What Lunar Lake REALLY Means for Your Next Laptop

Intel is making major changes with their new Lunar Lake series of processors, introducing new P-cores and E-cores, a brand new NPU for those sweet Copilot+ laptops, as well as giving us a glimpse at their new Battlemage graphics, which power the integrated GPU solution inside.

With AMD’s Strix point looking quite good in terms of clock speeds, cores, and graphics, Lunar Lake will have their work cut out for them. Snapdragon is also presenting quite a challenge with its X Elite and X Plus chips. Let’s take a look at the table below and see what’s new about the Lunar Lake chips.


Specs table

Intel CPU Architecture Generations
Alder/Raptor LakeMeteor
P-Core ArchitectureGolden Cove/
Raptor Cove
Redwood CoveLion CoveLion CoveCougar Cove?
E-Core ArchitectureGracemontCrestmontSkymontCrestmont?Darkmont?
GPU ArchitectureXe-LPXe-LPGXe2Xe2??
NPU ArchitectureN/ANPU 3720NPU 4??
Active Tiles1 (Monolithic)424??
Manufacturing ProcessesIntel 7Intel 4 + TSMC N6 + TSMC N5TSMC N3B + TSMC N6Intel 20A + MoreIntel 18A
SegmentMobile + DesktopMobileLP MobileHP Mobile + DesktopMobile?
Release Date (OEM)Q4’2021Q4’2023Q3’2024Q4’20242025

First things first, Intel is targeting the Low-powered mobile segment with these chips, so except slightly lower TDPs. These chips are for thin and light laptops, that can still perform rather well. Efficiency and battery life are the top priorities here. For the manufacturing, Intel uses TSMC’s N3B (3nm) for the cores and N6 (6nm) for the SoC tile. In terms of the layout, Lunar Lake chips will feature 4P + 4E cores, as well as 8 threads. Yes, you read correctly, Intel is phasing out hyperthreading with the logic being that now the E-cores are powerful enough to take a bigger part of the workload.

New P-cores: Welcome to the Lion Cove

The new P-cores are dubbed Lion Cove, getting an IPC (Instructions per clock) increase of 14% from the previous-gen Redwood Cove cores. IPC is directly linked to the clock speed. While clock speed tells you how many cycles a CPU can complete in a second, IPC tells you how many tasks a CPU can conduct in each cycle. A good balance between the two ensures great performance. A CPU with a high IPC but low clock speed can outperform a chip with a low IPC but a higher clock speed. Cores also come into play here, as with more cores, the chip can do more total cycles, and so forth.

The cores have also been made more responsive to working conditions, with a new AI tuning feature instead of the older static thermal guards. Clock speed adjustment has been made finer, with 16.67MHz intervals, rather than the previous 100MHz intervals.

The Star of the show: New Skymont E-cores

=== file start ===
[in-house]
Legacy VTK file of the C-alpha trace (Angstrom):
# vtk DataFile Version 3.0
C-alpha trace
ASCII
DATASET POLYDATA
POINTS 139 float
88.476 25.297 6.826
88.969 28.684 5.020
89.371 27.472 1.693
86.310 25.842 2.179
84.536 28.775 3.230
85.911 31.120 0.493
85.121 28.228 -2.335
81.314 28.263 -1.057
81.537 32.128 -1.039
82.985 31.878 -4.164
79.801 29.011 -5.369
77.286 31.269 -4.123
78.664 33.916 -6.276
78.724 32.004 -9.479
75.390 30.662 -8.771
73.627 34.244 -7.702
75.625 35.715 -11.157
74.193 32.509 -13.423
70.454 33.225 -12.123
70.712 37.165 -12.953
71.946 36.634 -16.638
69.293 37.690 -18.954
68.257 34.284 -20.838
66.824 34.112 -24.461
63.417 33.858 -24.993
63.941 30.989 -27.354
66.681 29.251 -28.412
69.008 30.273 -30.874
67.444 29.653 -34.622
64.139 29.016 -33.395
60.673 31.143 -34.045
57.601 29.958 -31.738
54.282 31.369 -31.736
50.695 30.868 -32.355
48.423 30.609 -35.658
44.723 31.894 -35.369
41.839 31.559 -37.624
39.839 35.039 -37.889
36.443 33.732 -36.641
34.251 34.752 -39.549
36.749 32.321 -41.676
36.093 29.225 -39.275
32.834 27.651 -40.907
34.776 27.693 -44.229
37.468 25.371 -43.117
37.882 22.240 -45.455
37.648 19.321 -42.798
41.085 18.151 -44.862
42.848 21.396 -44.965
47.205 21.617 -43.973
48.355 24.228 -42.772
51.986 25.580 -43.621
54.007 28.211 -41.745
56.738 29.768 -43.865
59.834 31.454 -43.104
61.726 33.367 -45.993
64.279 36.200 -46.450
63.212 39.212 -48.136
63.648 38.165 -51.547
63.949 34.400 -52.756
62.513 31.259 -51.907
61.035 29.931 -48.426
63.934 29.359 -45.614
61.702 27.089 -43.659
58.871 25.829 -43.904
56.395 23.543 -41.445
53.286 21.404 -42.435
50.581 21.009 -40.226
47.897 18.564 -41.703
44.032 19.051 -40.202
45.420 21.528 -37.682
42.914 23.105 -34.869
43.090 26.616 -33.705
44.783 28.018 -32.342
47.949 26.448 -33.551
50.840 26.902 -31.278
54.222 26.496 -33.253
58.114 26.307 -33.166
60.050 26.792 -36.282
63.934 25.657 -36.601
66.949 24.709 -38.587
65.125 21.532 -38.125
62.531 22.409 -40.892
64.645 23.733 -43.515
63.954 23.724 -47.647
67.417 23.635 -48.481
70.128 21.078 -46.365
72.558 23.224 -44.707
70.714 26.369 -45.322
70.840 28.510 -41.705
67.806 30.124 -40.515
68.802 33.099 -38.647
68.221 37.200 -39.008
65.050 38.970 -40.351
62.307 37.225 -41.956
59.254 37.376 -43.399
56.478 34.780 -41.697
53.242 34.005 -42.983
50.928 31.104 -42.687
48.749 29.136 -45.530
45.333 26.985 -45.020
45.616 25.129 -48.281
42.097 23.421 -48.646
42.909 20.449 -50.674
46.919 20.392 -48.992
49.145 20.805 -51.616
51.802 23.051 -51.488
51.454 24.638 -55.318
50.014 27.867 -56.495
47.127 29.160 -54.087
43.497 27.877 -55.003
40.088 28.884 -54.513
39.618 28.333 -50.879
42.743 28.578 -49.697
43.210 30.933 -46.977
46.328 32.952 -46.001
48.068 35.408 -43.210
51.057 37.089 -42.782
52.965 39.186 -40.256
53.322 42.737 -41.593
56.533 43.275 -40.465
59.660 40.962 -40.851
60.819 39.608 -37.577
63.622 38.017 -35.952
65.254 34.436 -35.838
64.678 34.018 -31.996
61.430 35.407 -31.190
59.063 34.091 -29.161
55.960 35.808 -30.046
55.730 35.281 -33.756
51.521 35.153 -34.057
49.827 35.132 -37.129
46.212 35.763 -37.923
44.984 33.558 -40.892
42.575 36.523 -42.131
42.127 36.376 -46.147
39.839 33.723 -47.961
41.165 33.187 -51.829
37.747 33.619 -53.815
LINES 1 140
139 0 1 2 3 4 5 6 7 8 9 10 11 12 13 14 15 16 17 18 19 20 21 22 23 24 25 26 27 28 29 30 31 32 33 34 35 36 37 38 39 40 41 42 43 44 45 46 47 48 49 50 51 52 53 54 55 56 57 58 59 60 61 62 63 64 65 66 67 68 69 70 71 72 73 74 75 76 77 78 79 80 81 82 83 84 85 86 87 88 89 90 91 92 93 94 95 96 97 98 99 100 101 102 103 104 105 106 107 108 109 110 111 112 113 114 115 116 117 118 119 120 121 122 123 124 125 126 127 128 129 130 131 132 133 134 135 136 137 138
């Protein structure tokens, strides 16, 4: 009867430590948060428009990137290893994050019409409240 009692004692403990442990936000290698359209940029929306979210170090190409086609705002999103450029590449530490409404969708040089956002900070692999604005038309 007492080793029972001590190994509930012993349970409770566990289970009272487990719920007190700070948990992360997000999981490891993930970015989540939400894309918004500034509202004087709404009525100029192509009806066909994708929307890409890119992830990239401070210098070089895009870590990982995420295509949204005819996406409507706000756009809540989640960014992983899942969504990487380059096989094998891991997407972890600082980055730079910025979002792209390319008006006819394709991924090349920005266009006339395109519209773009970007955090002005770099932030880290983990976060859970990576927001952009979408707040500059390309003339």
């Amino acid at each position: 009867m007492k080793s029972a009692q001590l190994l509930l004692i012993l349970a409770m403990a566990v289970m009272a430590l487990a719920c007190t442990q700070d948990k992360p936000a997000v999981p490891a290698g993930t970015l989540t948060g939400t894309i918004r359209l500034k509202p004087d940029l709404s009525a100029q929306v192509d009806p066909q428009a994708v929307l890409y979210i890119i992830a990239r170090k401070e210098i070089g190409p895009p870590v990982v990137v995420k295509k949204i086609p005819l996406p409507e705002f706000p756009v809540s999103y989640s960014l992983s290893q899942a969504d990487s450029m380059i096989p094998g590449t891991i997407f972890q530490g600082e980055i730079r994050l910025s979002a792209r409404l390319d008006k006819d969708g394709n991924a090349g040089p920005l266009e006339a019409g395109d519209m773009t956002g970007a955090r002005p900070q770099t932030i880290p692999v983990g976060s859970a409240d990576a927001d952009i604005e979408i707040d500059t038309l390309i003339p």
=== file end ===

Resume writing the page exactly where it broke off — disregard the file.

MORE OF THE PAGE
These new Skymont cores are what really put Lunar Lake on the map, with IPC increases of 38% in INT workloads and 68% in FP workloads when compared to the Low Power Cresmont cores of Meteor Lake. With such a high jump, the new Skymont E-cores are just as powerful as the Raptor Cove P-cores, with an IPC increase of 2%. INT workloads are tasks with integers (aka whole numbers), while FP workloads are tasks with a floating point (aka fractions). Using fractions in your calculations can improve accuracy by a lot, at the cost of speed.

New NPU 4: 48 TOPS of AI Performance

In order to comply with the Copilot+ program, the new NPU 4 from Intel brings 48 TOPS (Trillion operations per second) of INT8 performance, a nearly 4X increase over the previous-gen NPU 3. INT8 is a data format, an 8-bit whole number. It’s a data format used in most lighter AI Models, which is what you’ll be running on these NPUs. All in all, it means that the NPU can perform 48 Trillion operations with 8-bit integers per second, like division, subtraction, and others.

Intel Arc Battlemage: Improved AI performance with new XMX Engine

Previous Meteor Lake processors had the Arc Alchemist graphics architecture for their integrated GPU. Now, we’re moving on to Battlemage. Intel refers to 67 TOPS of computational power, which is a 1.5X increase over the last-gen Alchemist, a change brought forth thanks to new XMX engines, which are important for ray tracing and overall AI acceleration. The new GPU architecture now supports the new VVC video codec, which is 10% lighter than the AV1, a competing video codec. Thankfully, AV1 support is still here, which is free to use and open-sourced, instead of VVC, which sits under the umbrella of MPEG and requires royalty payments.

Overall, this new Lunar Lake architecture will make laptops more efficient and more powerful, thanks to much-improved Skymont E-cores that can easily partake in high-intensity workloads. We’re really excited to see laptops with these new CPUs, as well as maybe a handheld gaming console powered by a Lunar Lake and Battlemage combo, which would be just great.

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